November 2006 was to present an opportunity that, although it meant I had to sell my hounds, I am grateful I did not refuse - a position as a handler with a German Wild Boar pack made up of Deutsche Jagdterriers.
For 2 years I was involved in driven hunts in numerous locations throughout Central and Southern Germany that bestowed on me a better comprehension of the origins and cultures of European hunting. Good fortune also afforded me several occasions to hunt in France, Spain, Austria and Belgium.
The real prize however was the ease of accessibility I now had to the French houndsmen and their hounds. It became necessary to engage in a French language course in order to at least be able to comprehend some basic French writings on the topic of hounds and their training, especially those which regarded the hunting of the Wolf.
During this time I was keeping in contact with the developments in the hound hunting industry back home with the intent of later returning to pick up where I left off, this time with a breed I had discovered in France that possessed all the desirable characteristics for hunting Leopard – in spades! The Grand and Petit Gascon Saintongeois. I travelled and traded in France and Belgium, purchasing and collecting the foundation stock of 9 individuals from kennels that I judged to be breeding the correct type of Gascon-Saintongeois hound with suitable characteristics for introduction into the African arena.
My perspective on what is needed for efficiently tracking and baying a Leopard/Bushpig stipulates that the hound must:
- Primarily have a firm affliction for using his nose and be bred from stock that demonstrates the characteristic of detecting old scent tracks.
- Be built proportionately with long legs, a long neck, deep chest and a foot similar to the Wolf.
- Have a great voice.
- Be courageous and not easily intimidated, yet not be foolishly driven to attack the quarry.
- Possess a fine coat with exposed skin being dark.
- Be acutely connected to his master and not aggressive to other hounds.
- Have problem solving ability supported by intelligence.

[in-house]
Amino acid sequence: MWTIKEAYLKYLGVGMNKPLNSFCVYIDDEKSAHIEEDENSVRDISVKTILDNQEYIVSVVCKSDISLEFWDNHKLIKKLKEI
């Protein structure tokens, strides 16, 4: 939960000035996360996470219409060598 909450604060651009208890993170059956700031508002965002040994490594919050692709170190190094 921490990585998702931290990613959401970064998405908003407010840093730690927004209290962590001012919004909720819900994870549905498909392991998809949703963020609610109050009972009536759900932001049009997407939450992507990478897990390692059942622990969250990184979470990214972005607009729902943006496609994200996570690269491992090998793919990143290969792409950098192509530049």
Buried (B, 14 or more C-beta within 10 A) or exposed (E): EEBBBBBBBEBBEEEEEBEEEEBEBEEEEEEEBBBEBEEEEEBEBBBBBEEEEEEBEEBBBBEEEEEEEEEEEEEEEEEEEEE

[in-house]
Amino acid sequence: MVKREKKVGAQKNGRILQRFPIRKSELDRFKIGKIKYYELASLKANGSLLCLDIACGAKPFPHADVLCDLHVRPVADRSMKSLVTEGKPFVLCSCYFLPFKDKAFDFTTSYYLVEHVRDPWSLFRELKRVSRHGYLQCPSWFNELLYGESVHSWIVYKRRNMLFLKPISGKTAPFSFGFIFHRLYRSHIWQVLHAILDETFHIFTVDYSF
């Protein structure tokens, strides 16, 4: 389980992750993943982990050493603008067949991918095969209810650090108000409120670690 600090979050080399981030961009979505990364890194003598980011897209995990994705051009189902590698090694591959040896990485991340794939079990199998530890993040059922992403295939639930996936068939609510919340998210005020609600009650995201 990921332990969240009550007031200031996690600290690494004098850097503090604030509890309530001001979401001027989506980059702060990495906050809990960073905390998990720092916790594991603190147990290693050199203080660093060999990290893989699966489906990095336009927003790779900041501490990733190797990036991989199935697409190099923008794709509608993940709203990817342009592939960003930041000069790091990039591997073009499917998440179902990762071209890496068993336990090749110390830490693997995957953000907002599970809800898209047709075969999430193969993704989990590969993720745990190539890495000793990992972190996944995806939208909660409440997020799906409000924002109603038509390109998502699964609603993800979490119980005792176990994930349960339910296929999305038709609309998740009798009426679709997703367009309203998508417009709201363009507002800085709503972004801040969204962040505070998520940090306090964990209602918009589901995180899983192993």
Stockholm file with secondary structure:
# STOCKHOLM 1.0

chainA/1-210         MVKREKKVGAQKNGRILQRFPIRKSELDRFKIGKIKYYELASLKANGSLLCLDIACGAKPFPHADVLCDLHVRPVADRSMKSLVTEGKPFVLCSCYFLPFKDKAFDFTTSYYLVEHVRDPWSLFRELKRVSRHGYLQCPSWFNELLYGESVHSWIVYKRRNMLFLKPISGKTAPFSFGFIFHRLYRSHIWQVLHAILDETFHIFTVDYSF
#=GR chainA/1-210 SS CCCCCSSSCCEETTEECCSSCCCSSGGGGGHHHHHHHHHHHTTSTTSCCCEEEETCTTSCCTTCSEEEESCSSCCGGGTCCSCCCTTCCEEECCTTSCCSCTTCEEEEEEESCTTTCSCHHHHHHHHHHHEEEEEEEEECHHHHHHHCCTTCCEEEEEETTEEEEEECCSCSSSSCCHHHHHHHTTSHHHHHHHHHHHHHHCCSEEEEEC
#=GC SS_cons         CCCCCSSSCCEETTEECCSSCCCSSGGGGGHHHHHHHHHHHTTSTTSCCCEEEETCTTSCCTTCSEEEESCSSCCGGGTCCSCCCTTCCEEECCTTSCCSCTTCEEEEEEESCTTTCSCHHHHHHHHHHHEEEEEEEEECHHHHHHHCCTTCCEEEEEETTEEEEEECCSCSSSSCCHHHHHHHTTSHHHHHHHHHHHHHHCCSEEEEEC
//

Since returning to South Africa I have patiently and conscientiously trained up a pack of hounds exclusively for hunting the felines found in our bushveld namely; Caracal, Serval and Leopard and also another pack specific to the Bushpig. In line with the centuries old tradition I have implemented the principles and practices as defined by the Art of Hunting with Hounds – Venerie, which sets out a template for constructing and operating a pack of hounds with emphasis on aged scent tracking ability, identifying individual strengths, communication between hounds, discipline and target specificity. This coupled with some of the traits found in the American dry ground hound like persistence, heat tolerance, ‘treeing’ awareness and working endurance, have directed me to a course of breeding selection and pack composition that results in a complete team very capable of consistently tracking and bringing to bay the elusive quarry.
Add some unique South African hunting culture and enter into our wonderfully diverse habitats and the result is a superb hunting experience far and above the simple acquisition of a trophy.
My goal is to stay aligned with current Leopard conservation principles of harvesting the most ecological sound individual, which remains according to all current research, the large mature male.
For all these blessings that have steered my life path I am thankful to God.